- Mail: Docket Management Facility; US Department of Transportation, 1200 New Jersey Avenue SE, West Building Ground Floor, Room W12-140, Washington, DC 20590-0001
- Hand delivery or courier: West Building Ground Floor, Room W12-140, 1200 New Jersey Avenue SE, Washington, DC, between 9 a.m. and 5 p.m., ET, Monday through Friday, except Federal Holidays
- Fax: 1-202-493-2251
Hopefully, with enhanced data collection, and the support of submissions from the industry, the sobering upward trend of fatal large truck crashes can be reversed and reduced to create a safer roadway for everyone.
Safety is our priority
Safety is the most important thing when it comes to truck driving. We offer a long list of DOT related training for all levels of experience, including full new driver training, defensive driving, accident procedures, full CDL driver training and so much more.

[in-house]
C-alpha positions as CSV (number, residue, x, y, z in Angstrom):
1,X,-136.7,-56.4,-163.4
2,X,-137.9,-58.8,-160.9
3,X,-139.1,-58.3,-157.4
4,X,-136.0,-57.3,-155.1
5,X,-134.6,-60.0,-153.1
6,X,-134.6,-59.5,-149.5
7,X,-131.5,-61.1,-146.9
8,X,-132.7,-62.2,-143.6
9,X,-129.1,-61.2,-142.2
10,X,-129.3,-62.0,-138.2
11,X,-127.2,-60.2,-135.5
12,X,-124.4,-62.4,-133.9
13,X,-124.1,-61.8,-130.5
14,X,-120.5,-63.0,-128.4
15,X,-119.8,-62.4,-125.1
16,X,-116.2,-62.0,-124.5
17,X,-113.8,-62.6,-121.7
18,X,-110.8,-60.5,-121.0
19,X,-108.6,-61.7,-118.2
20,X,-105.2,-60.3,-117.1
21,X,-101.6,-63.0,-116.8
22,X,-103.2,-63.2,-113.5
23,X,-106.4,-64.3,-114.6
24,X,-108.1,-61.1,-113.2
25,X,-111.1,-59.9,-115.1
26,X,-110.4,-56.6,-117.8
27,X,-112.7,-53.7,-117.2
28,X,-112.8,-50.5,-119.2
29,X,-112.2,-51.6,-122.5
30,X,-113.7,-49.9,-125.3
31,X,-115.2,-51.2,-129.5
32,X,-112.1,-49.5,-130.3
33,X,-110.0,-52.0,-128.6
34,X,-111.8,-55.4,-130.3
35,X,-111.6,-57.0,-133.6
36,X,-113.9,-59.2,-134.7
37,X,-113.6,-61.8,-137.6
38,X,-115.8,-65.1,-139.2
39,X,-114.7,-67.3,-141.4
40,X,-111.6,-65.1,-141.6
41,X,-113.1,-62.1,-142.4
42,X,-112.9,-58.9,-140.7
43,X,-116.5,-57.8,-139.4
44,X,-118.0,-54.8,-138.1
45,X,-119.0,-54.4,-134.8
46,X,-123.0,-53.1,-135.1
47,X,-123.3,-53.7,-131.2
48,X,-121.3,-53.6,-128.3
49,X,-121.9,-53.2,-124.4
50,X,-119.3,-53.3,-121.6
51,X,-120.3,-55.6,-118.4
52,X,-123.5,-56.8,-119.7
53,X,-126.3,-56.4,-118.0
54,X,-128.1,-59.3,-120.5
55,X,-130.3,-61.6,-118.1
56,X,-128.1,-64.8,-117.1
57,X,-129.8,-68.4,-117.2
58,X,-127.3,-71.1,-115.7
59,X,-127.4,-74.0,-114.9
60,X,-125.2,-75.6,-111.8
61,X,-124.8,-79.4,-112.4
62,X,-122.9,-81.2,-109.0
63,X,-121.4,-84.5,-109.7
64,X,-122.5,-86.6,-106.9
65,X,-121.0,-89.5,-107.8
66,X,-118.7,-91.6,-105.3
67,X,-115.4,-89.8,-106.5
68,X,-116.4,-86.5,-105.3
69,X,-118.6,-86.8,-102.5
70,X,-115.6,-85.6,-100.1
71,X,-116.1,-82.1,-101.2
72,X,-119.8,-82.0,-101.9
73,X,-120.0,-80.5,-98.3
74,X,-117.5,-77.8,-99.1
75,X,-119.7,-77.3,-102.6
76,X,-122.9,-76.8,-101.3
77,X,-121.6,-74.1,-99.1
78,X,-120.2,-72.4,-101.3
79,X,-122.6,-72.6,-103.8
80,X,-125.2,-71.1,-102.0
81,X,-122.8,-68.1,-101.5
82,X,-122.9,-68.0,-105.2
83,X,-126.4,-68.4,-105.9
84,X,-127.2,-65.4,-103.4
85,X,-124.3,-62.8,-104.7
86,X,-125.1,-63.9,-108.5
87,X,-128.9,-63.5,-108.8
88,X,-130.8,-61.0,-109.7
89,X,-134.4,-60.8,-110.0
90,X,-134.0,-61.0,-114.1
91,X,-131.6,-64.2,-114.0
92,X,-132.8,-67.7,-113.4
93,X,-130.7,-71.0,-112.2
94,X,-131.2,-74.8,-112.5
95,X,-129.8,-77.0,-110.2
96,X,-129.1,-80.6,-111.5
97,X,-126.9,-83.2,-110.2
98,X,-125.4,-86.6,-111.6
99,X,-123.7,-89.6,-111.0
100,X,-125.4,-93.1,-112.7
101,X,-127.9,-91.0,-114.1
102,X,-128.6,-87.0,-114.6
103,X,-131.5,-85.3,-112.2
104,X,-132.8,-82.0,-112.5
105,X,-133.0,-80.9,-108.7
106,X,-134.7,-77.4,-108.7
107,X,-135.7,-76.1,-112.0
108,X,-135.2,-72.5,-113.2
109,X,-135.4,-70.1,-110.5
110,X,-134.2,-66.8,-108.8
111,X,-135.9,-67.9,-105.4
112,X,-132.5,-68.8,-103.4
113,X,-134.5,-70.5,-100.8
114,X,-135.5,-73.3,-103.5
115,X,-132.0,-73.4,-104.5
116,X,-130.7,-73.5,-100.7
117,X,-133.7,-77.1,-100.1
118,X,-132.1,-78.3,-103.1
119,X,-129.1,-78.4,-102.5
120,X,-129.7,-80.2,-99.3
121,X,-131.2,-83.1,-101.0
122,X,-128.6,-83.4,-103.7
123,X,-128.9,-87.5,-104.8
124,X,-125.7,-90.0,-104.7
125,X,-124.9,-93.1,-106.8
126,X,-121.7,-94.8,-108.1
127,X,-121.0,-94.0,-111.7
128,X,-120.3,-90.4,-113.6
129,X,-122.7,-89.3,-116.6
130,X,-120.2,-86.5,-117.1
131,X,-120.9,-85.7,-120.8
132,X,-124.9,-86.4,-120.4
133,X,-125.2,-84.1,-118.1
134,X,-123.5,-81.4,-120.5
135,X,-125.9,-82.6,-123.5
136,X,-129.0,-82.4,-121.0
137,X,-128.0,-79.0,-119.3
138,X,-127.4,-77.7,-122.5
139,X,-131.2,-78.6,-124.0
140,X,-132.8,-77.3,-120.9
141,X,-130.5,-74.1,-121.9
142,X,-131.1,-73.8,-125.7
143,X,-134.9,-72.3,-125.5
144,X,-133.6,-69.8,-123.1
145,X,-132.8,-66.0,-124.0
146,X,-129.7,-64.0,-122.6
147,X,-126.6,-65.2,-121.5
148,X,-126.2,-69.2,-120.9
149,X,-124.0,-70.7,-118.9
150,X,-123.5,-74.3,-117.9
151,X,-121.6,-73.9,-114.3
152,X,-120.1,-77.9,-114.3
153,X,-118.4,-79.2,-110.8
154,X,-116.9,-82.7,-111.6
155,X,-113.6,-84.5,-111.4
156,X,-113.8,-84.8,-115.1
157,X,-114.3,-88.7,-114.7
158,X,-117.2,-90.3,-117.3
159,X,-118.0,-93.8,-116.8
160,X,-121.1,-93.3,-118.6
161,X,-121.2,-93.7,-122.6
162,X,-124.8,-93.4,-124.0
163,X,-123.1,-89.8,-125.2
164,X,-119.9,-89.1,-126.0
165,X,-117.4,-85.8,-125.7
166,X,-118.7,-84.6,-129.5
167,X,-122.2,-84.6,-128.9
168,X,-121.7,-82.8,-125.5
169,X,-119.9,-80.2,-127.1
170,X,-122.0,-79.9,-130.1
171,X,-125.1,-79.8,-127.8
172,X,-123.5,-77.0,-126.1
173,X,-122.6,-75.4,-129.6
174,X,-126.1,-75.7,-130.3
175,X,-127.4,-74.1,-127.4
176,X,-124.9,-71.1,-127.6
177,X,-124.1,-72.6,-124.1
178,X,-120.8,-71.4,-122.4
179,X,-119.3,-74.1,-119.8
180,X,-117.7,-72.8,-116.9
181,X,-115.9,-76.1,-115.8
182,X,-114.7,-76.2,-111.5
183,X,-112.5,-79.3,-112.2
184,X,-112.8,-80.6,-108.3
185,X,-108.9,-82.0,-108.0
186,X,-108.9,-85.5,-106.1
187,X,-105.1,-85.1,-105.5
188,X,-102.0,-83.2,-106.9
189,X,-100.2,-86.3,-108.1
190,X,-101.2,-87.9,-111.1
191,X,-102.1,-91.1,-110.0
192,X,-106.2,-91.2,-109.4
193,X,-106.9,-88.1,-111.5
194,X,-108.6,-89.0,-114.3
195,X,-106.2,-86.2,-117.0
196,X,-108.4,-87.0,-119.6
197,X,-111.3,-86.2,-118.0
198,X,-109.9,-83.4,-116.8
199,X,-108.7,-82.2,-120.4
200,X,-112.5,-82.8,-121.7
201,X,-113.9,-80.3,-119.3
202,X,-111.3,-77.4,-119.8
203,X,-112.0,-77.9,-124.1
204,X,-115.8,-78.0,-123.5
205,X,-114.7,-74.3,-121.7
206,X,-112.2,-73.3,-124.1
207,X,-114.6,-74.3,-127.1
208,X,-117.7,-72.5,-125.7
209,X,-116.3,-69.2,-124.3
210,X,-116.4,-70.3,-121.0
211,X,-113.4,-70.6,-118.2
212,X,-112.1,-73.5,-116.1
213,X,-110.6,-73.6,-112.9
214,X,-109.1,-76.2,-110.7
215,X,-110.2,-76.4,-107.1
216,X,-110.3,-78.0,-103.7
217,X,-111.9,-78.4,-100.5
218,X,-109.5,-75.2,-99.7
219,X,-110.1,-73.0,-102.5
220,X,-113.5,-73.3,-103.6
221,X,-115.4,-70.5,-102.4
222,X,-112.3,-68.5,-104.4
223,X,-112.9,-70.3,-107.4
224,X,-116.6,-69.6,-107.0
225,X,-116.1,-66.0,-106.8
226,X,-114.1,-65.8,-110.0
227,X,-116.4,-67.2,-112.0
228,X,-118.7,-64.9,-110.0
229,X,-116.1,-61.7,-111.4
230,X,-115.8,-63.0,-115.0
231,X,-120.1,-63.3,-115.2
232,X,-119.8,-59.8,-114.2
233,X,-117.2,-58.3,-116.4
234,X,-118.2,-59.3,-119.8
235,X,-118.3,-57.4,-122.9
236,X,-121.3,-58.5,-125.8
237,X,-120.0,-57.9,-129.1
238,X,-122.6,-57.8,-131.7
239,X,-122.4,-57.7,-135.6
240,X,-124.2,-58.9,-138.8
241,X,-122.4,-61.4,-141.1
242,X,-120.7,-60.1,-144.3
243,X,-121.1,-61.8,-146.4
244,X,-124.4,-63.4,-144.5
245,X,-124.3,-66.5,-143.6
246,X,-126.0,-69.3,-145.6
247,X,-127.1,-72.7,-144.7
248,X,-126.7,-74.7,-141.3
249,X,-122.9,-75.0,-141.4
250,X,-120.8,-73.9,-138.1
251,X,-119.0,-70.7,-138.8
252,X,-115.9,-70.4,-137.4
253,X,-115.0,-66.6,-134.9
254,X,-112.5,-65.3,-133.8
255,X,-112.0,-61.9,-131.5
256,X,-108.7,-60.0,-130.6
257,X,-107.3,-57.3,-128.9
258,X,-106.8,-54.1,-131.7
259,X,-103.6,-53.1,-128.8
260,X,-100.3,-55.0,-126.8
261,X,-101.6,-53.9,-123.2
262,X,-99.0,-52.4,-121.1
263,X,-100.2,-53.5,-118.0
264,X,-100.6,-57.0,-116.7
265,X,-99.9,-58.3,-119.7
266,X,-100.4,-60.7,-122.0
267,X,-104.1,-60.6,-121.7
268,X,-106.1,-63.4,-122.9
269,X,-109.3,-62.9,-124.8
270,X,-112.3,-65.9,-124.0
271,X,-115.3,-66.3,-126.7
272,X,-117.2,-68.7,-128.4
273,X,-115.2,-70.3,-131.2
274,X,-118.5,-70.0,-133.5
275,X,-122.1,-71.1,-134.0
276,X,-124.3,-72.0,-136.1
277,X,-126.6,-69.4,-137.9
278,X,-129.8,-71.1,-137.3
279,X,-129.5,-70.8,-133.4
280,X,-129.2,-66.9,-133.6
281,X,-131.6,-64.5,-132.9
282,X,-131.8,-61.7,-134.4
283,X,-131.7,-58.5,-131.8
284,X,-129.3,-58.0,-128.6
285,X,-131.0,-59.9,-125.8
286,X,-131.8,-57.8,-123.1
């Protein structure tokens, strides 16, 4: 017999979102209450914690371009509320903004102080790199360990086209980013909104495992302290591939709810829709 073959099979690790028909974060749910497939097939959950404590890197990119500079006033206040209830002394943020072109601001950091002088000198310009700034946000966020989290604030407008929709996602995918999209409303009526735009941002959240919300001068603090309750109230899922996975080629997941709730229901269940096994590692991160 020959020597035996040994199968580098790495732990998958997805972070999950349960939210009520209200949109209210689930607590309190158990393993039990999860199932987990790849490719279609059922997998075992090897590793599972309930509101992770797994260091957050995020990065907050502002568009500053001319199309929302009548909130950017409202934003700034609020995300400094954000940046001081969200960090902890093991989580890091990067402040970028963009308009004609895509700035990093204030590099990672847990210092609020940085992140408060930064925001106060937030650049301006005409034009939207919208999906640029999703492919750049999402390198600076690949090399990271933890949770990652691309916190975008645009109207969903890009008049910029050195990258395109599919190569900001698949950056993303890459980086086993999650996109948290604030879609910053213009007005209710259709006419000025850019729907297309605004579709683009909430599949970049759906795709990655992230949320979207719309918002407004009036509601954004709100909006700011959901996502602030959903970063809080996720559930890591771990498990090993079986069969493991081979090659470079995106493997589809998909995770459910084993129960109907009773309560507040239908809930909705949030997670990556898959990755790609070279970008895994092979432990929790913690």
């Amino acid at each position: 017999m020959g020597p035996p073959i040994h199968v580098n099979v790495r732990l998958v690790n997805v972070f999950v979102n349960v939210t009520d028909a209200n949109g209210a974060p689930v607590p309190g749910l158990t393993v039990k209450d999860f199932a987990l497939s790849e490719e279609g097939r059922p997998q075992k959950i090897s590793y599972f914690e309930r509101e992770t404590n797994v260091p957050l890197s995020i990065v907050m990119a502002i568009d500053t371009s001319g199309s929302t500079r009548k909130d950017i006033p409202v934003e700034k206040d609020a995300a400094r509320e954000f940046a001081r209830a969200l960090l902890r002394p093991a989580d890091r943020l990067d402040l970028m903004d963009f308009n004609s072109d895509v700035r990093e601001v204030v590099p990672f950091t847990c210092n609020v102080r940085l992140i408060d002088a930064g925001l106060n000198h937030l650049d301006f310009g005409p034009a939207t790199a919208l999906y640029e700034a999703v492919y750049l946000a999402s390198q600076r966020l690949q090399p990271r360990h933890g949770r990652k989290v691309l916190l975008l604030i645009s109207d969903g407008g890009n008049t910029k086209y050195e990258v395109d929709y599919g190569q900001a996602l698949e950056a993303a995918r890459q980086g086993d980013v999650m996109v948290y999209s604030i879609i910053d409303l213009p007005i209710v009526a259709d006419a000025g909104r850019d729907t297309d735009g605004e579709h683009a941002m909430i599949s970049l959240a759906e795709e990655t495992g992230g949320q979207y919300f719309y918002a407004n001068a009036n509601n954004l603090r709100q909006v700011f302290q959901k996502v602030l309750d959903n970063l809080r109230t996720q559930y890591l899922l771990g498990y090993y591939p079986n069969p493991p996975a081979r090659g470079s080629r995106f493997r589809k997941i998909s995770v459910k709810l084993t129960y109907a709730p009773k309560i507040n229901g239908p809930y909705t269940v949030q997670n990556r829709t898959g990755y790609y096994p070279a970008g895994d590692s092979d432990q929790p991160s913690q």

In any of our DOT training programs, safety is our priority.
On February 7, 2020, the Federal Motor Carrier Safety Administration (FMCSA) will place new CDL requirements on entry-level driver training (ELDT).
Individuals wanting to obtain a commercial driver’s license (CDL), upgrade their current license from a Class B to a Class A CDL or receive driver training for a passenger, school bus or hazmat endorsement. Requirements are also changing for instructors offering CDL training.
Is it difficult to get a CDL license?
As of February 7, 2020, entry-level CDL trainees will have much stricter requirements for obtaining their CDL. For anyone planning to become a truck driver, you can attend a CDL school and get your CDL license before changes go into effect in 2020.
The new rules require an entry-level driver to complete a prescribed program of theory and behind-the-wheel instruction provided by a school or other entity listed on FMCSA’s Training Provider Registry (TPR) before taking the CDL test.